SUMMER CAMP **** Spain/U.S.A. 2015 Dir: Alberto Marini 81 mins
Four American counsellors arrive early at a Spanish Summer Camp to check out the place and plan activities before the kids turn up to start their summer. It is not quite what some of them were expecting and is in need of some repairs. The water system and central fountain are first up and running and soon the small animals arrive. When one of the animals gets sick and bites a counsellor all hell breaks loose as an incredibly violent rage virus breaks out and the group have to work out who they can trust and discover what lengths they will go to to survive.
In the beginning this movie has all the traits of an average teen slasher movie with a rather tame and familiar feel of the group of young counsellors trapped in a dilapidated building being stalked by an unknown assailant (which is how it starts off) but it lulls you into a false sense of security and quickly takes you off into a whole heap of violent, bloody rage induced marvellousness!! Great special effects and quite a bit of blood, however the main kill shots tend to remain off screen which is a bit of a shame but as it’s only rated a 15 is understandable. They have also put a great twist on the infected which I personally thought was a clever idea and added a fresh take on the subject matter. The acting was terrific and although the characters were stereo typical of the genre I found myself wondering exactly what they would do next and kept switching the one I was routeing for. Effective soundtrack throughout which is always a bonus too. Doing some research into this led me to read a few reviews that trashed it for it’s overuse of shaky camera syndrome, which I will admit to being guilty of complaining about on various occasions but this time, for me I did not think it was over used at all. In fact I don’t think I gave it much thought during this, it certainly didn’t detract from the movie in my opinion. I found it fast paced, action packed and awesomely bleak with a brilliant and fitting ending.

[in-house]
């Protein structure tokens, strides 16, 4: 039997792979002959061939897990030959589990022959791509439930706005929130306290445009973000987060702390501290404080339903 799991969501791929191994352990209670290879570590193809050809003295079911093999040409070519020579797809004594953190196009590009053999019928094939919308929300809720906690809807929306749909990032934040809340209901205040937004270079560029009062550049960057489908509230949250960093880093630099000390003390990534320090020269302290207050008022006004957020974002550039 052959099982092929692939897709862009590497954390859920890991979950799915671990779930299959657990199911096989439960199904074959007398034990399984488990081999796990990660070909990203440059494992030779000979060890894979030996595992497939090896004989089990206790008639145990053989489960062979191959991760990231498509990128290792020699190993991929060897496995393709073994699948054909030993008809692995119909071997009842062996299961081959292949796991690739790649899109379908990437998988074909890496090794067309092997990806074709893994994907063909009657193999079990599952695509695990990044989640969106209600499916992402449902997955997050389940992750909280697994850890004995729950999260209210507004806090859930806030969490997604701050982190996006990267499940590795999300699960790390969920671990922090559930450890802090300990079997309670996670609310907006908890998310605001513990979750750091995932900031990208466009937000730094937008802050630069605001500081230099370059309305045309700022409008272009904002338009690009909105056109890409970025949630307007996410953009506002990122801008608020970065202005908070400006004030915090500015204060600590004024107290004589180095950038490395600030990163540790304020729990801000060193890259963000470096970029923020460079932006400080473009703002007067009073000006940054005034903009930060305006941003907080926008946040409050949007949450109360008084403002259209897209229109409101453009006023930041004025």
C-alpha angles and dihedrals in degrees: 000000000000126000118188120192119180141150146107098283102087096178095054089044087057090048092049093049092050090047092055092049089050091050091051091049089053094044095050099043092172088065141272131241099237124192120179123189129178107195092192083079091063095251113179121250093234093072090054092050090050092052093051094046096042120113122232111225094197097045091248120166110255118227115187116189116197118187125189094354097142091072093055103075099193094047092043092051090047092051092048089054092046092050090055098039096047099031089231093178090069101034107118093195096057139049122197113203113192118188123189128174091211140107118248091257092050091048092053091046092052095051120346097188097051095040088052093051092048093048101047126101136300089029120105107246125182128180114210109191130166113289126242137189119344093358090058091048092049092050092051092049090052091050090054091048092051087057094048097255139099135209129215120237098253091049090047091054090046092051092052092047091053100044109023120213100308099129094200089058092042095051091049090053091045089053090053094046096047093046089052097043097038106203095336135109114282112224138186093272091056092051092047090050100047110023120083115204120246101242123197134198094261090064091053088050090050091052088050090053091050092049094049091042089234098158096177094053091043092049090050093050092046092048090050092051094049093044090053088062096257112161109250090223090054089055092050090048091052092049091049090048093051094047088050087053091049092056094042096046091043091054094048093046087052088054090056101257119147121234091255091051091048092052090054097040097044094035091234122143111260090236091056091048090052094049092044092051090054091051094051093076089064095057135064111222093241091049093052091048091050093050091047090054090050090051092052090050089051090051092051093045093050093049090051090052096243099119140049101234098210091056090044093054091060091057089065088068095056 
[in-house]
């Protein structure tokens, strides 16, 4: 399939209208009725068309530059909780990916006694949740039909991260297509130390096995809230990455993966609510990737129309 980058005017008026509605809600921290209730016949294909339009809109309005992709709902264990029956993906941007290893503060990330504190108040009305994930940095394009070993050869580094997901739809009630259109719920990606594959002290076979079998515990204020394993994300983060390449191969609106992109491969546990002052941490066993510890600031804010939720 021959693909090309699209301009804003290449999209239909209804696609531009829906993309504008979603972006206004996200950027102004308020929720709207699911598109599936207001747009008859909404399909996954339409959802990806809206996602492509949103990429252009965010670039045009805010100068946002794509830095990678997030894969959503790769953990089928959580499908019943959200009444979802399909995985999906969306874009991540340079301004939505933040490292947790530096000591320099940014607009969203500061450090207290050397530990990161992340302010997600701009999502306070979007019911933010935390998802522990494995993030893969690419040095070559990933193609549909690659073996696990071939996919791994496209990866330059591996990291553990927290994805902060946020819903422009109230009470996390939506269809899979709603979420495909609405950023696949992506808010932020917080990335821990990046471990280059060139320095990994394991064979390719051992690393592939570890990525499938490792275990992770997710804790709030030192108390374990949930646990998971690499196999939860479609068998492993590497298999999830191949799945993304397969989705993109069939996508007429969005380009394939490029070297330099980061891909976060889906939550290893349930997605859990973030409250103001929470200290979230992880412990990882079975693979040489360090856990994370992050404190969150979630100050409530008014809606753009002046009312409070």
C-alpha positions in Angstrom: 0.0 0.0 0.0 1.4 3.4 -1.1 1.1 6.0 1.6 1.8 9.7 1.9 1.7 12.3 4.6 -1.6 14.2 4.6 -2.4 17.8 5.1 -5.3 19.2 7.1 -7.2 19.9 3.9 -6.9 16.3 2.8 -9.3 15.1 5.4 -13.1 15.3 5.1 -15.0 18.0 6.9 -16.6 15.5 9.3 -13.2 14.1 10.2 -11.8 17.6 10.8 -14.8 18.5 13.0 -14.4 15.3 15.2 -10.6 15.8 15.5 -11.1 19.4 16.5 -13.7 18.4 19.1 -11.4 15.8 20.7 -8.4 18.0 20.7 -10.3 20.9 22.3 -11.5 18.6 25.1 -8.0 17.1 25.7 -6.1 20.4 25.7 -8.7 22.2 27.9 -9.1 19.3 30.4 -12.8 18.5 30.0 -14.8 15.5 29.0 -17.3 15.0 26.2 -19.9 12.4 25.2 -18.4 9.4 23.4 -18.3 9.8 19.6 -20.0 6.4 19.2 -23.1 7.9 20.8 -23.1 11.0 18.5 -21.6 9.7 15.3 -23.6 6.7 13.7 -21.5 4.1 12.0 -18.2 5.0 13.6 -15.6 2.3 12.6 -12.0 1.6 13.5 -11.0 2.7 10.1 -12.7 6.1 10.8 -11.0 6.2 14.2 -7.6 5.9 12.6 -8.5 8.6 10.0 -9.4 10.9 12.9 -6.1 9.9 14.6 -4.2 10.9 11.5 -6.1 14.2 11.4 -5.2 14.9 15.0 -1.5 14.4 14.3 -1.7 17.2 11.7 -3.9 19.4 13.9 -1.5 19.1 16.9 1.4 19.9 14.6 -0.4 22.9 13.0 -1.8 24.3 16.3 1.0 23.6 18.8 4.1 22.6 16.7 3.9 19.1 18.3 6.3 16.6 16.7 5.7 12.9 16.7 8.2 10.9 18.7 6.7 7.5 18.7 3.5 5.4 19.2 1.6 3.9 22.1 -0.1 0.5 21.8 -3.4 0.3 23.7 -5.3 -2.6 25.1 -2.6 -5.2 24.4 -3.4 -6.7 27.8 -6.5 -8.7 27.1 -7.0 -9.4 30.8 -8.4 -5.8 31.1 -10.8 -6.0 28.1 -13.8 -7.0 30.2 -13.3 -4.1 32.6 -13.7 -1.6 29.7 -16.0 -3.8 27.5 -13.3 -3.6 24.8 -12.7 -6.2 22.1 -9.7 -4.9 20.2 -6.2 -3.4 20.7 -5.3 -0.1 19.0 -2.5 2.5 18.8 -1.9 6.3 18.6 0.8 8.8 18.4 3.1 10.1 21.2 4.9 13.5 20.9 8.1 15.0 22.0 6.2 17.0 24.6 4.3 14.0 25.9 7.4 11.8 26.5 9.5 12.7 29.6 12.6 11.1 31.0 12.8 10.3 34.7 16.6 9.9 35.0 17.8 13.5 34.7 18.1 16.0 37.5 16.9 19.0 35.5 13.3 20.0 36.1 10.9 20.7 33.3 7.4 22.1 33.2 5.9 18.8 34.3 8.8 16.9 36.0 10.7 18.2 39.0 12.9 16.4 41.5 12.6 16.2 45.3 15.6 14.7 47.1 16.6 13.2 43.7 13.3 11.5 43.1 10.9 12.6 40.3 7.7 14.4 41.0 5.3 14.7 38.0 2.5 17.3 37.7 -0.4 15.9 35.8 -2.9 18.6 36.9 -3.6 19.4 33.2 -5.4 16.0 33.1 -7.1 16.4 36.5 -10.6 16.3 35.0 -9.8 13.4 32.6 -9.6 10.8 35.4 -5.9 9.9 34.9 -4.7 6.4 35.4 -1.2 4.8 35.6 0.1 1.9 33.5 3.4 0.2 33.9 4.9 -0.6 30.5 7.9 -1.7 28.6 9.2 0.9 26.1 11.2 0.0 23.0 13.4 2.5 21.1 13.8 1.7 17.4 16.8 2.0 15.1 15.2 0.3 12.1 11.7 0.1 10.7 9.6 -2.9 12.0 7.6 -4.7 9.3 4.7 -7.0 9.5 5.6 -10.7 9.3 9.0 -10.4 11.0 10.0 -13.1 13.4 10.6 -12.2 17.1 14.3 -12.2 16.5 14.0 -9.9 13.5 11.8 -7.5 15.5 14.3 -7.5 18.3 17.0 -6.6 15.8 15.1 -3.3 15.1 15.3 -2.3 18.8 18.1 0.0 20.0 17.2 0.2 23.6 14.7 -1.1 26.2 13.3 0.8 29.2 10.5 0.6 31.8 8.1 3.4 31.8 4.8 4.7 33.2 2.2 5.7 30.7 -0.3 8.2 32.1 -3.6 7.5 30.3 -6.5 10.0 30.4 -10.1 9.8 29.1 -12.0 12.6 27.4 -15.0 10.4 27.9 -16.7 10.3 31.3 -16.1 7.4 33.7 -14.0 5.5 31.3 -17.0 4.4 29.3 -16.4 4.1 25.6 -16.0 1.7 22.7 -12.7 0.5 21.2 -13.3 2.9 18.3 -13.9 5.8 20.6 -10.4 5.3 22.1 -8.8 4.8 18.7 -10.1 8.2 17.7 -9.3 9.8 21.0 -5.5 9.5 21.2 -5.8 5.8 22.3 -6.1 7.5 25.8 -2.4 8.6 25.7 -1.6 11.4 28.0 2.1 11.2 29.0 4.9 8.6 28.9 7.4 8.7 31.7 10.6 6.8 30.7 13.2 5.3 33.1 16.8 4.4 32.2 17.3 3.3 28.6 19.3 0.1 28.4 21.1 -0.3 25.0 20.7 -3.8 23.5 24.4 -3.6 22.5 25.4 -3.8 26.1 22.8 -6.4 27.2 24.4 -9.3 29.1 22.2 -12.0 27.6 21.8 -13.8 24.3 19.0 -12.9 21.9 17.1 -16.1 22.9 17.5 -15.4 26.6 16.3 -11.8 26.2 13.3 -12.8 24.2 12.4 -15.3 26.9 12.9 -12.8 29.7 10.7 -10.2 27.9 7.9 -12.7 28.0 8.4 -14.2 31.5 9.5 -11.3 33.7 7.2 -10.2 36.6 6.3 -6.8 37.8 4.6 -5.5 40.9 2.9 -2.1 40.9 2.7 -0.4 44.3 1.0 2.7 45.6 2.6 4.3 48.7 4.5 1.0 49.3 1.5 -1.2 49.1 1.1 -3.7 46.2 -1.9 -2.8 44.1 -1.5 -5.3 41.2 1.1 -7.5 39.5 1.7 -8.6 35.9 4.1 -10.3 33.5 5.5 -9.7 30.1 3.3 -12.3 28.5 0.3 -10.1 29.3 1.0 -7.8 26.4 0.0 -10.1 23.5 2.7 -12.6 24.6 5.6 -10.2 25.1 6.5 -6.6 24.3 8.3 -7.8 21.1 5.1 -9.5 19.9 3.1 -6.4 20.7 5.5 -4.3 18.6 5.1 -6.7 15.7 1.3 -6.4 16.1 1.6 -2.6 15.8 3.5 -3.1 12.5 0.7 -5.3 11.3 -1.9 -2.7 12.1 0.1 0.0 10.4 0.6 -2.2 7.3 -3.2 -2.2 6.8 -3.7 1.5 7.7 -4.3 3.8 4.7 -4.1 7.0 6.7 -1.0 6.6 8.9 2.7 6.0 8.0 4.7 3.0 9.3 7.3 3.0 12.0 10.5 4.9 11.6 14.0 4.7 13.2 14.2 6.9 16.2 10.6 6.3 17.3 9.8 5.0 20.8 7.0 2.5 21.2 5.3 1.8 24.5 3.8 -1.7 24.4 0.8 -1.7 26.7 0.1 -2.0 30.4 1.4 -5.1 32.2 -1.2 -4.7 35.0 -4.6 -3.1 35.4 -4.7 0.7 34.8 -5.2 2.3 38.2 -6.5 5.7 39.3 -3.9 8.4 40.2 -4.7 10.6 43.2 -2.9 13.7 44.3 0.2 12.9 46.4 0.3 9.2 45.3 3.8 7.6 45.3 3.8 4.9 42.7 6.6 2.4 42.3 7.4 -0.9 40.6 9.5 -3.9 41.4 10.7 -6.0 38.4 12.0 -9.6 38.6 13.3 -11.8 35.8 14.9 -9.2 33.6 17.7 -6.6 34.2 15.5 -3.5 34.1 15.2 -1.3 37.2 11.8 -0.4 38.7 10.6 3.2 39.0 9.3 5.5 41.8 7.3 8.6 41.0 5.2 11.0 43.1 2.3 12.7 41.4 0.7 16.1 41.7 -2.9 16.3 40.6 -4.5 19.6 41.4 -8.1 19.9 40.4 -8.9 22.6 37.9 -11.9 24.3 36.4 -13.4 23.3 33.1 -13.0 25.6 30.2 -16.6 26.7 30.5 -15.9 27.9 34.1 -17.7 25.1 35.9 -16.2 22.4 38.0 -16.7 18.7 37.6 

Review by Sarah Budd